MBA Admissions Interview Tips

Interview Tips and Questions for  the Columbia MBA Admissions

Columbia MBA Admissions Interview Tips

Each year, the Admissions Committee invites approximately 50% of the candidates to an interview. Between 15% and 20% of interviewed applicants will actually get in, whereas a minority of candidates will get admitted without having had an interview.

The interview takes place either on campus with a director of the Board of Admissions or in your geographical region with an alumnus of Columbia. Without doubt, choosing to come to New York City for the interview demonstrates motivation. An interview with an alumnus will certainly be more convenient, but I think that it risks having less of a direct impact with the Admissions Committee even if officially there is no difference.

An applicant who chooses to be interviewed in his or her home area chooses an interviewer from a list of three alumni of the school. These graduates are selected at random among alumni who volunteer and live in the same region as the candidate. The only information about the interviewer that will be provided to you is their year of graduation from Columbia.

The goal of the interview is to clear up certain points about the applicant's file, such as his or her intentions and career plans for after the MBA. Your interviewer may spend more time trying to see what motivated you to make a certain decision rather than delving into all the details of your professional and personal history. He or she will also attempt to gauge your conversational skills and your articulateness. Class participation being an omnipresent aspect of the program, the Admissions Committee wants to be assured that you will be able to contribute strongly.

The interview, which lasts for approximately one hour, takes place in two parts: in the first part, the interviewer asks a series of questions which will enable him to understand why you want to pursue an MBA at Columbia.  these questions are drafted by the Admissions Committee and are identical for all applicants. They are relatively standard and should not surprise you if you have read over your essays well before going to your interview. You can expect to be asked:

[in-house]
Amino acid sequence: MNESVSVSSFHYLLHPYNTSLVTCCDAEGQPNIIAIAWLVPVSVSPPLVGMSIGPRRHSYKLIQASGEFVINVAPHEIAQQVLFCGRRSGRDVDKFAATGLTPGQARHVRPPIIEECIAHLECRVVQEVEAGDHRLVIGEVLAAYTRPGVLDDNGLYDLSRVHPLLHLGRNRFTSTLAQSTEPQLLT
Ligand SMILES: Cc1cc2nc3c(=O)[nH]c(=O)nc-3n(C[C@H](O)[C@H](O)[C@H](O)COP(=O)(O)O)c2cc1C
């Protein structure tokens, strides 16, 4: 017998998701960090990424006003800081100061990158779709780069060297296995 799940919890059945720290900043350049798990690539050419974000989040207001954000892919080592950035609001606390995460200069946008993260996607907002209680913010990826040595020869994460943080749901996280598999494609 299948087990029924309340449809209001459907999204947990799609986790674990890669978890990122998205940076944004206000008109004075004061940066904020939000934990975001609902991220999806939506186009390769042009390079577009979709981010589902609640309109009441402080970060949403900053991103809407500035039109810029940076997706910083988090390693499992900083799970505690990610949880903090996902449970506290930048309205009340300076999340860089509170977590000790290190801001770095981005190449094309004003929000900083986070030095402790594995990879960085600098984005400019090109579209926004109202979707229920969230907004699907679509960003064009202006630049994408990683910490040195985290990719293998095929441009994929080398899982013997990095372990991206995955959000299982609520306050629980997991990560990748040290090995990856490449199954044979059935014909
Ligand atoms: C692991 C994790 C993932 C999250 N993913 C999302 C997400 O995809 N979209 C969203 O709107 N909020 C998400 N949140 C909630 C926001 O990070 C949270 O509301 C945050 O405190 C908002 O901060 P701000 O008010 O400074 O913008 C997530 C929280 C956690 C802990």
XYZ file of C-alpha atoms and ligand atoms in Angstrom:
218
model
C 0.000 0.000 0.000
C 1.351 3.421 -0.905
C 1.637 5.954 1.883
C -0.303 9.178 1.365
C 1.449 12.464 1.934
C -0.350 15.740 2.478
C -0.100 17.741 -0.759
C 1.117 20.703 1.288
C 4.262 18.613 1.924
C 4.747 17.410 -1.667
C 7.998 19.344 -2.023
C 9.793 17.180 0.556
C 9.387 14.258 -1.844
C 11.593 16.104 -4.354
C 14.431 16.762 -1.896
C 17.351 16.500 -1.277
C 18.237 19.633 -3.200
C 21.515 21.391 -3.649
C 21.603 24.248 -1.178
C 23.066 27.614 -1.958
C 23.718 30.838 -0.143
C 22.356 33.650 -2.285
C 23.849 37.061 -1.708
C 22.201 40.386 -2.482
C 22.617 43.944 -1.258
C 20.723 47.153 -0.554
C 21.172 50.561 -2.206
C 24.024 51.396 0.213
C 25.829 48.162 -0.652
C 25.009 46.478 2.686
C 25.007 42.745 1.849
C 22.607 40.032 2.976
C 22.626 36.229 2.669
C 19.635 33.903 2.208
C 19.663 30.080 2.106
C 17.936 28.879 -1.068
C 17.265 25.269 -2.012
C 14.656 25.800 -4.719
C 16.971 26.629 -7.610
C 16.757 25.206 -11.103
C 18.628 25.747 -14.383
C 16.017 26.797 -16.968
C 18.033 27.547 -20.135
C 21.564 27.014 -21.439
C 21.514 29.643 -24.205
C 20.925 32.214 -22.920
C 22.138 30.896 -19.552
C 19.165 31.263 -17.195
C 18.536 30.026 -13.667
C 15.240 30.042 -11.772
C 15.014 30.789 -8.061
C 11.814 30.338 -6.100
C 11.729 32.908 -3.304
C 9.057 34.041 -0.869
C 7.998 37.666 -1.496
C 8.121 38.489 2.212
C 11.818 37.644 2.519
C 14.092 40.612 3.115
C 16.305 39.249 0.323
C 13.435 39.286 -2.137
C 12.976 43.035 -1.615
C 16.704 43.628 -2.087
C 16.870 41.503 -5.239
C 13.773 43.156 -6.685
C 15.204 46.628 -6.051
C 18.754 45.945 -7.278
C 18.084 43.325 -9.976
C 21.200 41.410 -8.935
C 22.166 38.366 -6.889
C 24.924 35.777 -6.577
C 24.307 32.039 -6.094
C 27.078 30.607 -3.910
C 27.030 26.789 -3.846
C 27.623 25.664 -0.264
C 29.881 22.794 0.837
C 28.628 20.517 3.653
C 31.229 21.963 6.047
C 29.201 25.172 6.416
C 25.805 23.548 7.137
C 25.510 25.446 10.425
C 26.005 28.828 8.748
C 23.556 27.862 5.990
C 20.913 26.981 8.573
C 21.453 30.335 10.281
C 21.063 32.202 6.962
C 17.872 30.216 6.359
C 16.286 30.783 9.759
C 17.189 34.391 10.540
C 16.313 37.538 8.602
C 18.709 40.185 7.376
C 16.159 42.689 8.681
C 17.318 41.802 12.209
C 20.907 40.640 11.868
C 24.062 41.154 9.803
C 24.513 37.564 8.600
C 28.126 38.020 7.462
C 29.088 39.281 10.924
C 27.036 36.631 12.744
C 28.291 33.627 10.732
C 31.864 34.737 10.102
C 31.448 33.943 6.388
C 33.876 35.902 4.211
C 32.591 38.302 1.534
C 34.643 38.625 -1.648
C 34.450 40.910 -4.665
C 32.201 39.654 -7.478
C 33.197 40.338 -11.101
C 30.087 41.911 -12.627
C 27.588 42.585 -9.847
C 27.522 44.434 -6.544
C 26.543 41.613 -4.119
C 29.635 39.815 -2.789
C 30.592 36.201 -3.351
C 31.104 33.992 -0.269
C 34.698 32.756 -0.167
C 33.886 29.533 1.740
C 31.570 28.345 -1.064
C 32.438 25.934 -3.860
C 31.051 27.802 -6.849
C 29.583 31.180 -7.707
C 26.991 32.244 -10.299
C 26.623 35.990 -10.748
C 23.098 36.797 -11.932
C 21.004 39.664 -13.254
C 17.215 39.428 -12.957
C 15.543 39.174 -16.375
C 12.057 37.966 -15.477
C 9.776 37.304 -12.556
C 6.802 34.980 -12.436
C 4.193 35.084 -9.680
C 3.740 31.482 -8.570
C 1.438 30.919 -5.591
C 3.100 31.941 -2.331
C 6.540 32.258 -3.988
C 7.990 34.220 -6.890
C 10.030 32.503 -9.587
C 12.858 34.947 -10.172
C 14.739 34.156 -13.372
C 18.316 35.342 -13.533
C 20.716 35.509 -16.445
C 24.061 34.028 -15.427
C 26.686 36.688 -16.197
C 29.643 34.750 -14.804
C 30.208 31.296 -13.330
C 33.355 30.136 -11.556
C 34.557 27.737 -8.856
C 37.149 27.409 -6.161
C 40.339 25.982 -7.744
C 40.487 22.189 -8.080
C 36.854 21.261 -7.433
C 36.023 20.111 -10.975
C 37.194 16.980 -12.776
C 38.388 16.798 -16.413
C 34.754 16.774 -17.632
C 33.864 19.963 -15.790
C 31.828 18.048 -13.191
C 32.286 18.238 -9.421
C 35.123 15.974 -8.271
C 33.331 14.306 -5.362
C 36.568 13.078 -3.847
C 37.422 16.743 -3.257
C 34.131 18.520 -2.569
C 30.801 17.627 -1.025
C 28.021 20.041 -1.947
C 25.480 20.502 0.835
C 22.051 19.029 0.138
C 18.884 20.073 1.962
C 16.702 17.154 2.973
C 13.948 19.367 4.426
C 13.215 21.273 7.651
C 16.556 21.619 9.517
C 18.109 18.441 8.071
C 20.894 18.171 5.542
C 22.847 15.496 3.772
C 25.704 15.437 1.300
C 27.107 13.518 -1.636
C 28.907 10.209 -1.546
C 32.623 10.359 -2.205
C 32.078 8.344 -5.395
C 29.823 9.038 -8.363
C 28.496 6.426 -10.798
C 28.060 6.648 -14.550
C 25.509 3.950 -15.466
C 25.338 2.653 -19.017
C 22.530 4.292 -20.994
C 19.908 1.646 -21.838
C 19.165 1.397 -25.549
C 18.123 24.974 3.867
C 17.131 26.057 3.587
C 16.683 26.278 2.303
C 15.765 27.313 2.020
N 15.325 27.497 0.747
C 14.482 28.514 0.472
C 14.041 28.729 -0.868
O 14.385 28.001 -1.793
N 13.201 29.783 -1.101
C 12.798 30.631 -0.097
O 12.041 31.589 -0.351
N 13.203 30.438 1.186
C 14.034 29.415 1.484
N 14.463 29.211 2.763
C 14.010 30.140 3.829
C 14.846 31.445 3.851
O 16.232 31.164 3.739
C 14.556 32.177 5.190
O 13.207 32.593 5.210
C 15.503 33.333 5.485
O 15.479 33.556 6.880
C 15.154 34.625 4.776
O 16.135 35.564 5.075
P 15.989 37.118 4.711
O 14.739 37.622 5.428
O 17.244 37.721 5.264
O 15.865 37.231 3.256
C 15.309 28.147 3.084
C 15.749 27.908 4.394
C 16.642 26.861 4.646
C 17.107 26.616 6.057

• Why do you want to do an MBA at this point in your carrer? Why at Columbia?
  • What career path do you plan to take upon graduating from Columbia? Why?
  • Give an example either from your professional life or some other occasions where you directed a project.
  • What will you contribute to the campus community?
  • How do you plan to finance your studies?

In fact, the questions are like the job interview questions and answers

In the second part, the applicant is called upon to ask questions about Columbia. At this point in the application process, your interviewer expects you to ask questions based on your knowledge of Columbia rather than on your ignorance of it. You must avoid asking general questions about the admissions procedure, especially since the alumni will not give you any information that you don't already know. On the other hand, this interview represents the perfect time to show your interest in the program of study, in the teaching methodology, or in the life on campus. For example:

  • What are the key courses on should take?
  • Is there any advice for the quickest possible integration into the core of the school?
  • What mistakes should one avoid in order to get the most out the experience?
  • What are perception did you have about Columbia upon your graduation?
  • Are there any other career prospects beside investment banks and consulting firms?

Afterwards, the interviewer goes over his interview report, gives it a score on a scale of 1 to 4, then transfers this information to the Admissions Committee in New York City.



MBA Essays

Letter of Recommendation

Admissions Interview